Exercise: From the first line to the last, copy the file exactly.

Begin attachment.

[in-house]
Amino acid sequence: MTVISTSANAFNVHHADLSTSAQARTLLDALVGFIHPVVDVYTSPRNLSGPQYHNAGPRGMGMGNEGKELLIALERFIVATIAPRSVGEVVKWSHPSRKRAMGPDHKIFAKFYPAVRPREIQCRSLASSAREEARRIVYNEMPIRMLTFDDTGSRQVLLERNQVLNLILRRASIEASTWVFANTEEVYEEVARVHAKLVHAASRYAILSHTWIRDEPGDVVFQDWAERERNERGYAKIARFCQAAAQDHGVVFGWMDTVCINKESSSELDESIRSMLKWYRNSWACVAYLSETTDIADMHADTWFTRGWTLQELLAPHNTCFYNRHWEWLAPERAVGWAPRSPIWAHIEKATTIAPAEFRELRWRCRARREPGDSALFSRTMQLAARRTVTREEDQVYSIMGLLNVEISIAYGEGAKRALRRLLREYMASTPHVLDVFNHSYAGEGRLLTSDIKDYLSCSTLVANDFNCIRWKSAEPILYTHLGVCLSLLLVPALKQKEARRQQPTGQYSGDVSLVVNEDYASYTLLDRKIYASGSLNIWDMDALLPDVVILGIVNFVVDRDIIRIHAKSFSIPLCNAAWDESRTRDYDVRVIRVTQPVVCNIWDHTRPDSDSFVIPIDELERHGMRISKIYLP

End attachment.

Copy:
[in-house]
Amino acid sequence: MTVISTSANAFNVHHADLSTSAQARTLLDALVGFIHPVVDVYTSPRNLSGPQYHNAGPRGMGMGNEGKELLIALERFIVATIAPRSVGEVVKWSHPSRKRAMGPDHKIFAKFYPAVRPREIQCRSLASSAREEARRIVYNEMPIRMLTFDDTGSRQVLLERNQVLNLILRRASIEASTWVFANTEEVYEEVARVHAKLVHAASRYAILSHTWIRDEPGDVVFQDWAERERNERGYAKIARFCQAAAQDHGVVFGWMDTVCINKESSSELDESIRSMLKWYRNSWACVAYLSETTDIADMHADTWFTRGWTLQELLAPHNTCFYNRHWEWLAPERAVGWAPRSPIWAHIEKATTIAPAEFRELRWRCRARREPGDSALFSRTMQLAARRTVTREEDQVYSIMGLLNVEISIAYGEGAKRALRRLLREYMASTPHVLDVFNHSYAGEGRLLTSDIKDYLSCSTLVANDFNCIRWKSAEPILYTHLGVCLSLLLVPALKQKEARRQQPTGQYSGDVSLVVNEDYASYTLLDRKIYASGSLNIWDMDALLPDVVILGIVNFVVDRDIIRIHAKSFSIPLCNAAWDESRTRDYDVRVIRVTQPVVCNIWDHTRPDSDSFVIPIDELERHGMRISKIYLP